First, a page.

Eating healthy foods comes at a cost

Archer Van Zijl-Reihana (3) eats baked potato with cheese, carrot and tuna at City Heights Montessori Childcare yesterday. Photo by Peter McIntosh.
Archer Van Zijl-Reihana (3) eats baked potato with cheese, carrot and tuna at City Heights Montessori Childcare yesterday. Photo by Peter McIntosh.
With prices for healthy food rising and junk food getting cheaper, shopping is becoming tougher - and a researcher says that supermarkets are not making it any easier.

University of Otago human nutrition researcher Dr Lisa Te Morenga says the situation was made worse by the supermarkets running losses on junk foods to bring in customers.

An example of this was a supermarket chain in Dunedin last week selling chocolate bars for 69c.

The latest Statistics New Zealand food price index showed in the year to the end of May, fresh milk prices were up 11.1%, the highest on record, and vegetable prices up 8.7%, while the price of ''confectionery, nuts and snacks'' was down 4%.

York Place Pre-School and Nursery head teacher Yvonne Baynes said the rising price of healthy foods meant ''kids are getting fizz rather than milk''.

''Our lunch-boxes are full of potato chips and Roll-ups because they are so much cheaper than fruit and vegetables,'' Ms Baynes said.

Apart from making life tougher for parents, rising prices were also adding to the preschool's costs, as it provided morning and afternoon tea.

The fact milk was now too expensive for many parents meant the preschool was giving its children milk twice a day.

Dr Te Morenga said it was disappointing supermarkets promoted unhealthy foods so heavily.

''They take a loss on those foods, but they don't take a loss on healthy foods.

''I personally would love to see supermarkets being told they just cannot heavily discount junk food like that and take them on as loss leaders.''

The temptation was particularly hard for ''hungry, growing teenagers'' faced with a decision on how to spend their pocket money.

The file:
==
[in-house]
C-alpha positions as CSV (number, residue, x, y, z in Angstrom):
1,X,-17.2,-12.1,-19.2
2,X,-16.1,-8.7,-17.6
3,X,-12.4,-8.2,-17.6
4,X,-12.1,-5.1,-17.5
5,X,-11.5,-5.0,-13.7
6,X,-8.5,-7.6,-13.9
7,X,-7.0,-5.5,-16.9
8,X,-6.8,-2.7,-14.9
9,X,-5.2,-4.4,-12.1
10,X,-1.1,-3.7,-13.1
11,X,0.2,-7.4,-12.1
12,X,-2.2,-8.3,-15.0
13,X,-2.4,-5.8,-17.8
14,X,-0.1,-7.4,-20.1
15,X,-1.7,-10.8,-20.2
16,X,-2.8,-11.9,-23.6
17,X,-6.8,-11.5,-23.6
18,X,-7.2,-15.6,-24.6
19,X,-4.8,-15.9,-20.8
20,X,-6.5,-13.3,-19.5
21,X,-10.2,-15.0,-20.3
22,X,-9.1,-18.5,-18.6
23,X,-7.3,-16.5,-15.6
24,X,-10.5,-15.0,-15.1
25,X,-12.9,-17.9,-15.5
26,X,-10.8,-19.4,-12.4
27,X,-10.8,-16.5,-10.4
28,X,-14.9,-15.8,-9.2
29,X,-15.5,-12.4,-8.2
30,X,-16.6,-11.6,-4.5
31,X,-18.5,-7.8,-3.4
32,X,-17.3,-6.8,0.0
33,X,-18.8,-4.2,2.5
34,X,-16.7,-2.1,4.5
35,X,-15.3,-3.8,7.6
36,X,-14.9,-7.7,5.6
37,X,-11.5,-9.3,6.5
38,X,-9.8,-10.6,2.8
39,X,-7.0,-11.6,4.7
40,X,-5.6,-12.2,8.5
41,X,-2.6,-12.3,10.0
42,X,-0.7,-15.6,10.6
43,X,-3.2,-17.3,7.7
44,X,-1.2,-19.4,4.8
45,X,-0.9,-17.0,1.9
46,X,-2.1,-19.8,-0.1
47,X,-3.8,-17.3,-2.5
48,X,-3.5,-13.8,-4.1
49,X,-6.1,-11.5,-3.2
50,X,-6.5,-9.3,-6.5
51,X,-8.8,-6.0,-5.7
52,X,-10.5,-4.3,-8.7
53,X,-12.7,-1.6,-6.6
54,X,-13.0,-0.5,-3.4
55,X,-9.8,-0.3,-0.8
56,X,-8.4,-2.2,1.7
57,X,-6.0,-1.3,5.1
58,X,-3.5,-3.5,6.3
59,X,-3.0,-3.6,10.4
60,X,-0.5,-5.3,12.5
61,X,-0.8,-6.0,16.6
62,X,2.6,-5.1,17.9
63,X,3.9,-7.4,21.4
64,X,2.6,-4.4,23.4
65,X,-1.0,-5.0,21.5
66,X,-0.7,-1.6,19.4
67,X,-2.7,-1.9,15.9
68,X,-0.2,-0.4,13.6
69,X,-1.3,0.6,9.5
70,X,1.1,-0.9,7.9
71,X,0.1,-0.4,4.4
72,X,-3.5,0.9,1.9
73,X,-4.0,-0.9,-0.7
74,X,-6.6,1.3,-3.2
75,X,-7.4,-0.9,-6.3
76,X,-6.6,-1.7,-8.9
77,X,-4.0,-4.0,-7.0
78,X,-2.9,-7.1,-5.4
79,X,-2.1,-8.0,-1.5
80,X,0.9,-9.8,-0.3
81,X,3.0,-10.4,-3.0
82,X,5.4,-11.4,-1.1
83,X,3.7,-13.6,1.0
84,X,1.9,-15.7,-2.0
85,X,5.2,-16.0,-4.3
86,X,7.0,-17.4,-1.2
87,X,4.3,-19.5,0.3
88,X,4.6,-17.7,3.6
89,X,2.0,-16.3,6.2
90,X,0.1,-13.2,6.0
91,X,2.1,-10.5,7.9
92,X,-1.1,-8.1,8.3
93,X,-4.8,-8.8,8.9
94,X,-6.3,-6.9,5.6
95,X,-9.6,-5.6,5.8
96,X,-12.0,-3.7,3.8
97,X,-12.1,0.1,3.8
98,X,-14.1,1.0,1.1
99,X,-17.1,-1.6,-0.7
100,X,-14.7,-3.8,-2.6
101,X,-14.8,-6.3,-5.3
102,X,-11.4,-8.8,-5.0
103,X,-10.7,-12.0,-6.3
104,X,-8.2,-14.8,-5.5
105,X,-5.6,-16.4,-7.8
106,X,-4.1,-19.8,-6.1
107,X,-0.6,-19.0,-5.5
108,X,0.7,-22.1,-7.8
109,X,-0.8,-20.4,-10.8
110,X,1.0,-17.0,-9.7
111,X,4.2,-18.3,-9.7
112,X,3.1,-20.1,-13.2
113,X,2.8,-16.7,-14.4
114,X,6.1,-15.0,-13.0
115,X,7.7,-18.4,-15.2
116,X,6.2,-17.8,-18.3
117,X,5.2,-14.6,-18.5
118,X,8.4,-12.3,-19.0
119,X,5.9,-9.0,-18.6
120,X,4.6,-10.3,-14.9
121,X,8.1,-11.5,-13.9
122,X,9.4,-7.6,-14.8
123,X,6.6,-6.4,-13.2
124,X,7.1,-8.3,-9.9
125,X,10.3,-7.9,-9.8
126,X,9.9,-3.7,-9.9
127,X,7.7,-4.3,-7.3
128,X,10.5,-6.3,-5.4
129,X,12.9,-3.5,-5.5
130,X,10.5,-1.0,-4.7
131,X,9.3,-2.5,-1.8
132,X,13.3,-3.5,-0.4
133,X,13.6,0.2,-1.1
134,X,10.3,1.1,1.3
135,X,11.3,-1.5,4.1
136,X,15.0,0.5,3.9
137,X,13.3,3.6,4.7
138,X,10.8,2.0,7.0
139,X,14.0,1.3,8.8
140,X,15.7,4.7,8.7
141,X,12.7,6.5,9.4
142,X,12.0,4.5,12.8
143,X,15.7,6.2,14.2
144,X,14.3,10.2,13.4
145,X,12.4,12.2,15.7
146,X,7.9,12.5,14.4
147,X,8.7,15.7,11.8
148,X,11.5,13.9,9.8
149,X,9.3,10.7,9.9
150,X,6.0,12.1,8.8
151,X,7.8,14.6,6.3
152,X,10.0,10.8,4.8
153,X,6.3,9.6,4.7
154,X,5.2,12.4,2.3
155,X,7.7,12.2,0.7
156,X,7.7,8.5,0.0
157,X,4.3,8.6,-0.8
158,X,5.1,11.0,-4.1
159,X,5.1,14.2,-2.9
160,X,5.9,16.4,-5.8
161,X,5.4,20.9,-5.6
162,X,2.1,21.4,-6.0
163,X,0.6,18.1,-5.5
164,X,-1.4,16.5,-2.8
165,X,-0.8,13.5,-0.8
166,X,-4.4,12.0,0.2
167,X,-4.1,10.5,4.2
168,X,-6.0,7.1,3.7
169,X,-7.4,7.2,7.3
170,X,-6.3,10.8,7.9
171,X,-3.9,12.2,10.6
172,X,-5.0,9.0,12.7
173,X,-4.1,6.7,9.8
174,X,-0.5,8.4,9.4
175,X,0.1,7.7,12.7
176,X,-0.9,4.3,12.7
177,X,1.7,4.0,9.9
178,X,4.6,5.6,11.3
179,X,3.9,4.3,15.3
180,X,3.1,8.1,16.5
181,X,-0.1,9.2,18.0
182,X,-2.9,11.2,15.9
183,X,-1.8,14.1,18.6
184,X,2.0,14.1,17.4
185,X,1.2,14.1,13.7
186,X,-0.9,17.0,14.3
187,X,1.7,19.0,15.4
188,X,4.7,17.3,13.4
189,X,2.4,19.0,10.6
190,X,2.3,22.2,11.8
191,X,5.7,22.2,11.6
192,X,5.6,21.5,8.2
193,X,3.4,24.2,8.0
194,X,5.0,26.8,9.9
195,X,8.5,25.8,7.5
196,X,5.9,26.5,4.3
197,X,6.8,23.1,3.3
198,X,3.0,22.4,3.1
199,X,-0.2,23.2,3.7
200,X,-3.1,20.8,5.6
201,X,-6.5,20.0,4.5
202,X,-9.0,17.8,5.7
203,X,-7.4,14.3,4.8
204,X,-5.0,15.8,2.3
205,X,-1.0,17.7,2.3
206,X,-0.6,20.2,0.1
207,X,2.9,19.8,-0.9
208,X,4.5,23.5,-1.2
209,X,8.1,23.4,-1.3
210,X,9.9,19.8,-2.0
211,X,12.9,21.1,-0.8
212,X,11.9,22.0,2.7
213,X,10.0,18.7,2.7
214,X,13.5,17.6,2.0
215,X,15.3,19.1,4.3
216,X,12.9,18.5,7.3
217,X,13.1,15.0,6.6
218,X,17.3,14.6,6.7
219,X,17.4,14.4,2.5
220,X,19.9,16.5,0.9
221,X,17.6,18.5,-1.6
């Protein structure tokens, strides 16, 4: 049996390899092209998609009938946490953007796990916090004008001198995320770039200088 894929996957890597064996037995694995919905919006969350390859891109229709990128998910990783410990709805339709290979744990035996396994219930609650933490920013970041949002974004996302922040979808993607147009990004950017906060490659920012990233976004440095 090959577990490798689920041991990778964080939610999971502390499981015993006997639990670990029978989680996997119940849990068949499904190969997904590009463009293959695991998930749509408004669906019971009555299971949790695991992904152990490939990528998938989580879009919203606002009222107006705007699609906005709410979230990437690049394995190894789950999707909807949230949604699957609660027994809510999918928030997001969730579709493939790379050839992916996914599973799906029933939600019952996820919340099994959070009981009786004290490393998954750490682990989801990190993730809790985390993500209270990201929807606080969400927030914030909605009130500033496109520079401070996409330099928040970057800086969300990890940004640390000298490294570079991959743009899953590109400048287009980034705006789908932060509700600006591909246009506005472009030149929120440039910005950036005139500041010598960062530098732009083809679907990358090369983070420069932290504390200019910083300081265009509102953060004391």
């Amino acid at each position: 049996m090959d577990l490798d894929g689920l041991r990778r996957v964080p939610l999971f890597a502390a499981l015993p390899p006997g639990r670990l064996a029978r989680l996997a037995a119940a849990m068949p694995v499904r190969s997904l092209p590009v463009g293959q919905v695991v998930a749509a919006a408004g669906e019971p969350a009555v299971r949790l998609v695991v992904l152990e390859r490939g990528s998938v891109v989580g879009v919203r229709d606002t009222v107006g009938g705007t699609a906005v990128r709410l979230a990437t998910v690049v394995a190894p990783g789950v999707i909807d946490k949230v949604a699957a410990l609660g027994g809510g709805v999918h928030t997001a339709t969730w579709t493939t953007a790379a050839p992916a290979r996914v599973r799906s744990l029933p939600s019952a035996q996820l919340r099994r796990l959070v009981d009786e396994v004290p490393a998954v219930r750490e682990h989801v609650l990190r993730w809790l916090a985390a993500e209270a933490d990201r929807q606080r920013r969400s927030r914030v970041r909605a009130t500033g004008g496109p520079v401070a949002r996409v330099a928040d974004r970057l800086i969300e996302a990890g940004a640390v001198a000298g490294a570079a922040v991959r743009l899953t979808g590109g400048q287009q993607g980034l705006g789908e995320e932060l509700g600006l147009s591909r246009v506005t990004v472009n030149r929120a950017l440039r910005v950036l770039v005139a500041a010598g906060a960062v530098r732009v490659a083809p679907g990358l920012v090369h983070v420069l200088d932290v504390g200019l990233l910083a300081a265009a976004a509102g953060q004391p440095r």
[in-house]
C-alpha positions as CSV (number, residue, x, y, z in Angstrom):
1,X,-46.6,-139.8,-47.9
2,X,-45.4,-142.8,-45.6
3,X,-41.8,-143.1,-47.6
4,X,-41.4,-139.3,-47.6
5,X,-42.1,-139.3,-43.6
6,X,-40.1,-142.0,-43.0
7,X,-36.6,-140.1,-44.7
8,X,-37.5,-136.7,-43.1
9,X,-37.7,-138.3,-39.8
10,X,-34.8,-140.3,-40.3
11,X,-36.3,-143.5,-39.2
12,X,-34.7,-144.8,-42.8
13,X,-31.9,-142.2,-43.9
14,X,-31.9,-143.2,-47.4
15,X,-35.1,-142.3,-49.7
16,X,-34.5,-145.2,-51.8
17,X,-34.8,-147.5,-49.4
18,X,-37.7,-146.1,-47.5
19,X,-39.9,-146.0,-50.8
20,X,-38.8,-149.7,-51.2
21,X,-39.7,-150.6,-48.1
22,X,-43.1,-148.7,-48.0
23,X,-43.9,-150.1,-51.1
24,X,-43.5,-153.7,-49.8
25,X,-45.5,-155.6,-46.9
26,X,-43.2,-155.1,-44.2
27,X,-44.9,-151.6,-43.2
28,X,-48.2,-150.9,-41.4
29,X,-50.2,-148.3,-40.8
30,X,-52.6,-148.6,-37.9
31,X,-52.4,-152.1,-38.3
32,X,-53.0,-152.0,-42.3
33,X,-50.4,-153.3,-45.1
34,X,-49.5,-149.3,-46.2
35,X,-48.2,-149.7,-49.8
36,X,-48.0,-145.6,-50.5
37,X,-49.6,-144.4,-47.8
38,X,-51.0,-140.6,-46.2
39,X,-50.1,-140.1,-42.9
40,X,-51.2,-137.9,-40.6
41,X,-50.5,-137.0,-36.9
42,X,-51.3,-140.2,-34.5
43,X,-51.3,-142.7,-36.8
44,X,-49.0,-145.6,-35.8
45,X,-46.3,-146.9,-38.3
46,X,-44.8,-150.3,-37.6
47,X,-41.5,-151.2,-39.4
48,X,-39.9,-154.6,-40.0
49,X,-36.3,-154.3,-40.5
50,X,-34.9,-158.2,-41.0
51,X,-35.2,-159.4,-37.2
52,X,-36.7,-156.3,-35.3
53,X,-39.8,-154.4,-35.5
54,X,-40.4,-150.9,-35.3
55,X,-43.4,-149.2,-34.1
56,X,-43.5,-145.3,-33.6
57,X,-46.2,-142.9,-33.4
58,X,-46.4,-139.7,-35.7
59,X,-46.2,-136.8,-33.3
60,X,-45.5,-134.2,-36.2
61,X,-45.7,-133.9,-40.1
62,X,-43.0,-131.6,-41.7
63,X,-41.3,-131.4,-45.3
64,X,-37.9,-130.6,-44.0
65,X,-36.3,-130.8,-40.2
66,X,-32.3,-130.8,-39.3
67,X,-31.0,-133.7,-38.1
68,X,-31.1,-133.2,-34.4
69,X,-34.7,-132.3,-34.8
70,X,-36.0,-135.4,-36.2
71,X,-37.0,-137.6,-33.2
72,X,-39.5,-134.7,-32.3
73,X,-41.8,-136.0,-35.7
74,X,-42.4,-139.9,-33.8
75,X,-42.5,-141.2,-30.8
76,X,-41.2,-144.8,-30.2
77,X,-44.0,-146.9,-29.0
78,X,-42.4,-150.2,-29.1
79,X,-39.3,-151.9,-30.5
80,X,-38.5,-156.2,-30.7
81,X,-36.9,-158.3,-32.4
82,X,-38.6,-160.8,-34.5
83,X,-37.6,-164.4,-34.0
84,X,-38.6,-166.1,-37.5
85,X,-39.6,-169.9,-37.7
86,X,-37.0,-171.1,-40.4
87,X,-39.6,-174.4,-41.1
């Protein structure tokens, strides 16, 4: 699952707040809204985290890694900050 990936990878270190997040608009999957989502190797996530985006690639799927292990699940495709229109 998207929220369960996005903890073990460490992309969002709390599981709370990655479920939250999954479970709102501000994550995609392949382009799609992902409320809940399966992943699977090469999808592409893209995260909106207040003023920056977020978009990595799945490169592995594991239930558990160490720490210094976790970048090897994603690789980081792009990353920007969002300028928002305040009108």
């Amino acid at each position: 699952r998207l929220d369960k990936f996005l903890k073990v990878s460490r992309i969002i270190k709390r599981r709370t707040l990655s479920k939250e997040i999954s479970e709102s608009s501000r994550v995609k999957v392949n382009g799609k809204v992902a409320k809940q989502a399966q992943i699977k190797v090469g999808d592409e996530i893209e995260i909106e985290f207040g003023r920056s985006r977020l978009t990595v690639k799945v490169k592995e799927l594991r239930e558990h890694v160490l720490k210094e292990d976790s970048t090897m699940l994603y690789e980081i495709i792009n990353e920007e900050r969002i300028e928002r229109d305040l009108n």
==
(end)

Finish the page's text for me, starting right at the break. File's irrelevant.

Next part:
Research showed there was a connection between the cost of both unhealthy and healthy foods and obesity rates - particularly in children.

''The changing prices of food have a real impact on the choices made by people on low incomes.''

She also supported introducing taxes on sugary drinks.

''We need to set some ground rules as a society to say these are the foods we don't want you to be spending your money on.''

A Countdown spokeswoman said it ran specials across its ''full product range''.

''We work really hard to deliver cheaper prices on a variety of groceries because we know that's important to our customers,'' the spokeswoman said.

Its prices on fresh produce had increased at ''well below the national average'' over the past five years, she said.

A spokeswoman for Foodstuffs, which runs New World and Pak'n Save supermarkets, gave a similar response.

''No single product or group of products is specifically used to loss lead.

''Each week, an appropriate mix of products are provided on special to meet our customers' needs,'' the spokeswoman said.

Neither company accepted any responsibility for rising obesity rates.

vaughan.elder@odt.co.nz

 

 

Don't blame supermarkets, government etc

People eat what they like to eat. They choose from admittedly a less and less heavily available 'kite' or 'Rourou' but we all choose. What we need to do is refocus on human responsibility for oneself! Stop blaming other people.

Oh and by the way, I hate going to the supermarket or veggie shops because I can hardly afford to do so now that I am a pensioner. $526 a fortnight does not go far.

High food prices